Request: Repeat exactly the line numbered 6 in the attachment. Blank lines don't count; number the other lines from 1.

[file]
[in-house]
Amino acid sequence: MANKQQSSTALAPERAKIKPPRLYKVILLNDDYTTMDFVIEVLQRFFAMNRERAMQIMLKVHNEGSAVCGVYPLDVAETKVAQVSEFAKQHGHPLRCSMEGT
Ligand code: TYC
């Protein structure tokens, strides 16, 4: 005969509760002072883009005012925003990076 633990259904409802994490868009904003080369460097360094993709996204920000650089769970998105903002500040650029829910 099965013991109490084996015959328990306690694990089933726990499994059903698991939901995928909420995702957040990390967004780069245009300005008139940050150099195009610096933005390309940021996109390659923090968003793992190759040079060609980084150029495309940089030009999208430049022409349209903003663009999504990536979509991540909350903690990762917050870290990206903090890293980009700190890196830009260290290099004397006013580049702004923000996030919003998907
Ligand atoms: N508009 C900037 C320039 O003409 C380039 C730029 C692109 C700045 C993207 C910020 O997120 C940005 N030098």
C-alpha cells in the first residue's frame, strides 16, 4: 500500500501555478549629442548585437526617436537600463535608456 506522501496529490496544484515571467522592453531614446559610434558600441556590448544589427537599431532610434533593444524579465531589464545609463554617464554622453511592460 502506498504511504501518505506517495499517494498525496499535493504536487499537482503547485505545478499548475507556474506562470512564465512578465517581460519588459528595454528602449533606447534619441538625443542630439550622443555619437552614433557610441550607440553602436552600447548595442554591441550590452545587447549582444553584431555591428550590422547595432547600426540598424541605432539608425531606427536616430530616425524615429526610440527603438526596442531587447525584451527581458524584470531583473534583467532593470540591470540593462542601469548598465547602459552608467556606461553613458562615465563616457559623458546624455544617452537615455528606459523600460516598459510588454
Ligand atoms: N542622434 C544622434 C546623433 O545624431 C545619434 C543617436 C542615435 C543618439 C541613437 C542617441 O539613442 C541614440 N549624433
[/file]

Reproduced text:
C-alpha cells in the first residue's frame, strides 16, 4: 500500500501555478549629442548585437526617436537600463535608456 506522501496529490496544484515571467522592453531614446559610434558600441556590448544589427537599431532610434533593444524579465531589464545609463554617464554622453511592460 502506498504511504501518505506517495499517494498525496499535493504536487499537482503547485505545478499548475507556474506562470512564465512578465517581460519588459528595454528602449533606447534619441538625443542630439550622443555619437552614433557610441550607440553602436552600447548595442554591441550590452545587447549582444553584431555591428550590422547595432547600426540598424541605432539608425531606427536616430530616425524615429526610440527603438526596442531587447525584451527581458524584470531583473534583467532593470540591470540593462542601469548598465547602459552608467556606461553613458562615465563616457559623458546624455544617452537615455528606459523600460516598459510588454